So, I'd say that if we have the techs to do this easily, then if we can get Sanger to get out of his aggressive mentality, then why not. Sorry for the editorial, but I had to put my opinion out on, er, e-paper. ResMar 22:08, 16 November 2010 (UTC)[reply]

  • I'd be against helping out Citizendium - hell, if Sanger can only give his baby $250 (I'm sure he's got a hell of a lot more than that in his bank available for him to give), then why should we help them? They need $9000 a year for their hosting? Well, going by the figures above, then they should be able to get the money to keep going from donations. If they can't, sorry, that's the way the world works - the only way I could see it getting help from the WMF was for it to become a WMF project, and no way will Sanger allow that! I see no real advantage in helping them, and plenty of reasons for not doing so -- PhantomSteve/talk|contribs\ 23:15, 16 November 2010 (UTC)[reply]
As noted on the CZ forums, Wikipedia is already supporting Citizendium in another way, by being "the number 1 site linking to CZ" (according to Alexa). And this is an important way of helping them, because Citizendium is not only lacking contributors and money, but also inbound links.
My personal view, which I advocated in a talk at last year's Wikimania, is that exactly because of their different approach, Citizendium has great value for Wikipedia, as a long-term experiment testing several fundamental policy changes in the real world (things that thousands of people have been discussing over and over without actually trying them out, like introducing stable expert-approved versions of articles). A value that would easily justify a Foundation grant over a few thousand dollars. However, as I hope the Signpost article has indicated, that hosting suggestion wasn't much more than an idea, with important details not yet being thought through.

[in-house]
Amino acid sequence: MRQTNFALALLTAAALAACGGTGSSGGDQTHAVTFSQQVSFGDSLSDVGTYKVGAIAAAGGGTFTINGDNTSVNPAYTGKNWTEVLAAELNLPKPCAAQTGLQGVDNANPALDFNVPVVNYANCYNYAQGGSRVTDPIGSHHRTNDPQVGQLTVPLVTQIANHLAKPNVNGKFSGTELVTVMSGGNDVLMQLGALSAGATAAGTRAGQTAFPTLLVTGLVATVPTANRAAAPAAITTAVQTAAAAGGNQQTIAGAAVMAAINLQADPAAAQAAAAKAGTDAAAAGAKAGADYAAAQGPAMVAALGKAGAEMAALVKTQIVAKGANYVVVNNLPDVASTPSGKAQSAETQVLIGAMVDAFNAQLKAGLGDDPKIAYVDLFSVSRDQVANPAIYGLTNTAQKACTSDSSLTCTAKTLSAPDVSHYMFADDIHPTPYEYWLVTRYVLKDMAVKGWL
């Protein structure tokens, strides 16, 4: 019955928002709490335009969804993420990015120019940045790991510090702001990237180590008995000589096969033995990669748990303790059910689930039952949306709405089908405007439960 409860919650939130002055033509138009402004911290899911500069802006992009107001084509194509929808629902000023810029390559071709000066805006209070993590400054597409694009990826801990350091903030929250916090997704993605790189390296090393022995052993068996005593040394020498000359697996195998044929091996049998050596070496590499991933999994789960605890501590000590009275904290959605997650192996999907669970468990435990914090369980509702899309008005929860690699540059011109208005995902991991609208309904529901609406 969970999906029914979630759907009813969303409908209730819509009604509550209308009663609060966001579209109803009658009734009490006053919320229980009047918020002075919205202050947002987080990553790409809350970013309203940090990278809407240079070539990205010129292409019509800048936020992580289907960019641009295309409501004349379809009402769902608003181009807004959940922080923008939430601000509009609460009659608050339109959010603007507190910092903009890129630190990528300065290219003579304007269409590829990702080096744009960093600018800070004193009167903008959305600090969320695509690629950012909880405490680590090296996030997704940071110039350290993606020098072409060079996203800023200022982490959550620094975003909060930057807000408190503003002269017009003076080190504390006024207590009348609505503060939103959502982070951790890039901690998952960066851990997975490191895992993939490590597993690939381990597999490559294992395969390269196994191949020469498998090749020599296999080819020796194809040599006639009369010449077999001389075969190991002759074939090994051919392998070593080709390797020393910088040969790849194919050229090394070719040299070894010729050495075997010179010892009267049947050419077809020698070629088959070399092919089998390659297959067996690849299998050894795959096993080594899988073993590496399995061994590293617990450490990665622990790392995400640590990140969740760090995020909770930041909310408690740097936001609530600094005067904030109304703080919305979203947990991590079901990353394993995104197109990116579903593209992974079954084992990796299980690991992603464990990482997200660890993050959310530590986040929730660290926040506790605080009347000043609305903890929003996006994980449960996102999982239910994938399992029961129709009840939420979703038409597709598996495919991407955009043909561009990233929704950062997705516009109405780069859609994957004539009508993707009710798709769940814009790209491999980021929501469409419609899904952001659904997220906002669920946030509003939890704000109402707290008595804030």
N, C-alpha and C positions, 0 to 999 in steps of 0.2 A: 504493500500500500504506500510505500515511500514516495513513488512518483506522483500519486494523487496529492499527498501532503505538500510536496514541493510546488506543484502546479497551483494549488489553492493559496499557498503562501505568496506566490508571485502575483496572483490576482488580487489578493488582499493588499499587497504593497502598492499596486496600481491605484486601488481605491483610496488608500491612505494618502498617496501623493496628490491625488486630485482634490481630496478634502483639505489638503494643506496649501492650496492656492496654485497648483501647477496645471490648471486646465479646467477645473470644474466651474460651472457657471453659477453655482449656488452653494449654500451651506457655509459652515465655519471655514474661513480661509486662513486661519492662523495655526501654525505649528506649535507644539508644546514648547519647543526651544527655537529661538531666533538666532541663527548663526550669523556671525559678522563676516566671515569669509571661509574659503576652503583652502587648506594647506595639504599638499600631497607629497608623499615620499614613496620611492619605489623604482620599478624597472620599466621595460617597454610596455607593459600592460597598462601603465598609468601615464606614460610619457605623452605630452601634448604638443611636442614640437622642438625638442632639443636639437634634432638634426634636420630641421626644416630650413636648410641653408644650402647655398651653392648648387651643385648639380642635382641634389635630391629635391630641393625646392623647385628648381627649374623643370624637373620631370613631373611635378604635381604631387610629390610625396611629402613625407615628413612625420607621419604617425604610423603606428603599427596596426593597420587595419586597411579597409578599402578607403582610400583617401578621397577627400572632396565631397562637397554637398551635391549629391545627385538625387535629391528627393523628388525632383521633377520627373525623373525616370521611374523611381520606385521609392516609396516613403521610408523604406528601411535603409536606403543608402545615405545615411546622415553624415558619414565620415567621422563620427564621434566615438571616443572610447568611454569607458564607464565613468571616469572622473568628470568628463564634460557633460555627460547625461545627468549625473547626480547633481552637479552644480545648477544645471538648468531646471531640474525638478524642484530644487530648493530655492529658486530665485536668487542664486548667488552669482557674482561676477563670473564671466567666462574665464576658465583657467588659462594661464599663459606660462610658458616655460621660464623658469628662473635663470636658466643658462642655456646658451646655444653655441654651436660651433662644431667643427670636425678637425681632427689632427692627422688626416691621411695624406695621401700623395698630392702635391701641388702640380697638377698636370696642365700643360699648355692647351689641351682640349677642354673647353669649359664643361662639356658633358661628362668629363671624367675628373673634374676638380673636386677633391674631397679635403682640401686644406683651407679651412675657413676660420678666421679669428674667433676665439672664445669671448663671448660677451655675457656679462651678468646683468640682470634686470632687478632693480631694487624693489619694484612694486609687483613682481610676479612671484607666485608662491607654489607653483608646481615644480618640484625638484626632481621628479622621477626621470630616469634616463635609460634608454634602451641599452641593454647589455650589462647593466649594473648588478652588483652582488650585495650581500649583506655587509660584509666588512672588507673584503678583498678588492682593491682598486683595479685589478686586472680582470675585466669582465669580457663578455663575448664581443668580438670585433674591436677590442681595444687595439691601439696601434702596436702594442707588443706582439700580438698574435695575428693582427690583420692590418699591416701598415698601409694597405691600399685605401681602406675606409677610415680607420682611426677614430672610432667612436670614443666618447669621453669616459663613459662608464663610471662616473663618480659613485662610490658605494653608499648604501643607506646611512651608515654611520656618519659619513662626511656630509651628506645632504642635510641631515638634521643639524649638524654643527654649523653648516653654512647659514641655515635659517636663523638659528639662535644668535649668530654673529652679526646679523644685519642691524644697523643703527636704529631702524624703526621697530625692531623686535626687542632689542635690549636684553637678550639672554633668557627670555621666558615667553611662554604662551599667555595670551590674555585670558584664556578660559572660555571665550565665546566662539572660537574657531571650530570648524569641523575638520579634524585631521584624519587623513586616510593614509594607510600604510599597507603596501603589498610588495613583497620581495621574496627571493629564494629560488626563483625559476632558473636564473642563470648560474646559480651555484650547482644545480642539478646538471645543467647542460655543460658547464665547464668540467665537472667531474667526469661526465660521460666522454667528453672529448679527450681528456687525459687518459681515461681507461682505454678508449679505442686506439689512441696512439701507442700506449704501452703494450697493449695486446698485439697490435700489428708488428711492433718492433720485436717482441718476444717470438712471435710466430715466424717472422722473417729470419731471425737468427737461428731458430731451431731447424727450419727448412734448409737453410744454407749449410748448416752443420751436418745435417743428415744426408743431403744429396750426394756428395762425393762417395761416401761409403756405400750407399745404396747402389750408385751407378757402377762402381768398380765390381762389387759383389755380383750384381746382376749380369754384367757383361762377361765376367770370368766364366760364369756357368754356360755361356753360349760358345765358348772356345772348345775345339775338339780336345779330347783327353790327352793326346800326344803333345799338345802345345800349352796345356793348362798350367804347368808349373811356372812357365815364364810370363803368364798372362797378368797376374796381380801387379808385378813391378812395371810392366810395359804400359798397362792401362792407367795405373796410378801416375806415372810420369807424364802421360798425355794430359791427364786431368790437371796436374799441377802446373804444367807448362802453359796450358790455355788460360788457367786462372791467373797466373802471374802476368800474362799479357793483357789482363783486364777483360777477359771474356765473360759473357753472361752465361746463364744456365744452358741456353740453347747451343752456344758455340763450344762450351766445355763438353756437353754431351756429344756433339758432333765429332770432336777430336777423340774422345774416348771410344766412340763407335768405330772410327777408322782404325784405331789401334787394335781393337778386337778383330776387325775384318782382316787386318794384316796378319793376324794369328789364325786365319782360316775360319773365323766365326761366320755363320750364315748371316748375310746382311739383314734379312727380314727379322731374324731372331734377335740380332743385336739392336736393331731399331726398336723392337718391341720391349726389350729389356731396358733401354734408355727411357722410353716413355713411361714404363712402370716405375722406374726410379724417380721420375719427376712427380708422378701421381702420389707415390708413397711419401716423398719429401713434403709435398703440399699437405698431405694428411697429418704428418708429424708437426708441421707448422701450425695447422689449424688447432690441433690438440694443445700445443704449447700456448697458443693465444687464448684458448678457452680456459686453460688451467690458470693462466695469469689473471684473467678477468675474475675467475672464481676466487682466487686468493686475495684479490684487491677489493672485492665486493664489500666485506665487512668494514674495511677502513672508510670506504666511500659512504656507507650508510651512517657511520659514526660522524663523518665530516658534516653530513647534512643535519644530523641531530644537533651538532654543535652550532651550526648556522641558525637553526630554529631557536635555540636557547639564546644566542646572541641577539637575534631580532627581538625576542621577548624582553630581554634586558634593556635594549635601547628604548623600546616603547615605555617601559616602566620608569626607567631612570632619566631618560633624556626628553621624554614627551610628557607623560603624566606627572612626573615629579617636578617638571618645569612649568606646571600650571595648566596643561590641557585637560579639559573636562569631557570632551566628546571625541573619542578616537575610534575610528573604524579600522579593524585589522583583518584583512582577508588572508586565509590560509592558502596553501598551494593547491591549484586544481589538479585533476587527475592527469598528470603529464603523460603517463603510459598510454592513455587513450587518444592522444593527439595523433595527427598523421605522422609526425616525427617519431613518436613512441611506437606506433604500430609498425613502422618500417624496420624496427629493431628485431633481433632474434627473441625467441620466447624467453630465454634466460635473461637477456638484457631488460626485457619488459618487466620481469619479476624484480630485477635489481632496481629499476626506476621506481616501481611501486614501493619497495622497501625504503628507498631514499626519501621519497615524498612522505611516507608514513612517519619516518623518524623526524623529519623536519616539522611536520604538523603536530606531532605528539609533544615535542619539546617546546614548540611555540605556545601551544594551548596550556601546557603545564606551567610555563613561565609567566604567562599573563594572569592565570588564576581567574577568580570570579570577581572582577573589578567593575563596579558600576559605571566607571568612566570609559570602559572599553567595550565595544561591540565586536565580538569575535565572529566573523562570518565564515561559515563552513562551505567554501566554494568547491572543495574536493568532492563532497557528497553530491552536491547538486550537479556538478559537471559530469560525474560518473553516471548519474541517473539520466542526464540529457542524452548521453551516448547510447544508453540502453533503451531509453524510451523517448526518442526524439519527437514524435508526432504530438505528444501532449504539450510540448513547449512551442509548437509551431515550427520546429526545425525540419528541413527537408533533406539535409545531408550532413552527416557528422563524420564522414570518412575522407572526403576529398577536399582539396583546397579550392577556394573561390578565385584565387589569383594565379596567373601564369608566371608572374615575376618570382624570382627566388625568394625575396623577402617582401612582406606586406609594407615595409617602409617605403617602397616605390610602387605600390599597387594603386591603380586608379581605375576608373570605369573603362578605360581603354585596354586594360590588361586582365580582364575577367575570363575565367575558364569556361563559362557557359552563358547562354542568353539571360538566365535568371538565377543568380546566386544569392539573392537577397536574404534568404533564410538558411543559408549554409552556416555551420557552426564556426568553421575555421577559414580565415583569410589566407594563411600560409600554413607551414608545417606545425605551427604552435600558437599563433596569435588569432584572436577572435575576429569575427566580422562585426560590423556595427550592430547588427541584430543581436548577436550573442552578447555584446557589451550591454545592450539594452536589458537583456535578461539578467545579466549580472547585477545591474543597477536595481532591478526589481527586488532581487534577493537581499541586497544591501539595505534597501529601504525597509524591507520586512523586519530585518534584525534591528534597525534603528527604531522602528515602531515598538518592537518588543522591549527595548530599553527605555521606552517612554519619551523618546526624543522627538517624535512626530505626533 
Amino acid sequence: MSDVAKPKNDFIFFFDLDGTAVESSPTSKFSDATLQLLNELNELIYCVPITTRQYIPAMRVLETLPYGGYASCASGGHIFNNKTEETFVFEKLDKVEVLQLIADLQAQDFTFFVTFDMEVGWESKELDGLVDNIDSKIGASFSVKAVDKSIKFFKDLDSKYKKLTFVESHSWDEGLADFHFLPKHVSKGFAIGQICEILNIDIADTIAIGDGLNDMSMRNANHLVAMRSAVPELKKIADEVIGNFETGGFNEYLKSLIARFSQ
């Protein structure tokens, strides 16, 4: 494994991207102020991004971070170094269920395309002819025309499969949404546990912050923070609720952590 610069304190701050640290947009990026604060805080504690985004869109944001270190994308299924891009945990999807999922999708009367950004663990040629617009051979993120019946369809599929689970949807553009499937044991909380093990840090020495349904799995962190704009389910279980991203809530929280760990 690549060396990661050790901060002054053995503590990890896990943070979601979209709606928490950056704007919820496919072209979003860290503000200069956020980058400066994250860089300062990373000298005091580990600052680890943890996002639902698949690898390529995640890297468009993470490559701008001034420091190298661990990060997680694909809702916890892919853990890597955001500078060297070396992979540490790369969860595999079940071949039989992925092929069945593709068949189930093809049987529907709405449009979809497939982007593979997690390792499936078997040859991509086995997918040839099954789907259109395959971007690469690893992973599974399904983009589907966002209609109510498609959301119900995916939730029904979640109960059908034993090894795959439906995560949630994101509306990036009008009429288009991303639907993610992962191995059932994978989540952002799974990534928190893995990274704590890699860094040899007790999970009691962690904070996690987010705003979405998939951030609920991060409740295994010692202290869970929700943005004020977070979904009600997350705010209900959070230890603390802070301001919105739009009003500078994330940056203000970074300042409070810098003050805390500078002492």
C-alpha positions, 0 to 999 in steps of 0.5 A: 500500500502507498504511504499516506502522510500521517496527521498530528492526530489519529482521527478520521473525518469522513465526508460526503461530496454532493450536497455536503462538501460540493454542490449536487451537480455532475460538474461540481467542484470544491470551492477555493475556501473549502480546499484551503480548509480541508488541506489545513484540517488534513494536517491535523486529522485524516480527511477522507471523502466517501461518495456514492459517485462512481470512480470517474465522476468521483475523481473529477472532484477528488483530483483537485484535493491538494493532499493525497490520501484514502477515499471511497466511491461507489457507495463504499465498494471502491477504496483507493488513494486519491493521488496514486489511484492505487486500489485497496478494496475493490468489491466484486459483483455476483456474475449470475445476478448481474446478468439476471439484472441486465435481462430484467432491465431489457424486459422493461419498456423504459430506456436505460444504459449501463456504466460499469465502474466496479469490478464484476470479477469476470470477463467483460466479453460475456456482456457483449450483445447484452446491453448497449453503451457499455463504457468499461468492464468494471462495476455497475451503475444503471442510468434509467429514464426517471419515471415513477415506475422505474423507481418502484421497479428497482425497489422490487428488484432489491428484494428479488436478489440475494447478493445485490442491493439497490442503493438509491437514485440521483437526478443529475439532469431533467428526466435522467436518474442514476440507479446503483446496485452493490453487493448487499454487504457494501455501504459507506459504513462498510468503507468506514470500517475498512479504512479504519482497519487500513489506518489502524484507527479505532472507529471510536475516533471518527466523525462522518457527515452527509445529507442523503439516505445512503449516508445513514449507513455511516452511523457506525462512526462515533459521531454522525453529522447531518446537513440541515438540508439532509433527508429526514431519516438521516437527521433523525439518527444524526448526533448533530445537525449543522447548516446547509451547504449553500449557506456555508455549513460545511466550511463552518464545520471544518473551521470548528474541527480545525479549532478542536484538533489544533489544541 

Regards, HaeB (talk) 13:22, 19 November 2010 (UTC)[reply]
Wikipedia's David Gerard has apparently been banned indefinitely from citizendium after criticising one of its members. One assumes it was Larry Sanger. See here. Czobserver (talk) 06:49, 20 November 2010 (UTC)[reply]
It wasn't. See [1].—Thomas Larsen 07:44, 20 November 2010 (UTC)[reply]
Yes, I've been banned from a project I last made an edit to nearly three years ago. Well, I guess that'll tell me what-for. Not to mention its valuable signaling power to properly dissuade others from writing about CZ on RationalWiki and give Citizens confidence their constabulary are doing useful things and that their money is being spent wisely - David Gerard (talk) 12:54, 20 November 2010 (UTC)[reply]
Just set up (as Thomas Larsen notes): RationalWiki:What is going on at Citizendium? And discussion - David Gerard (talk) 12:54, 20 November 2010 (UTC)[reply]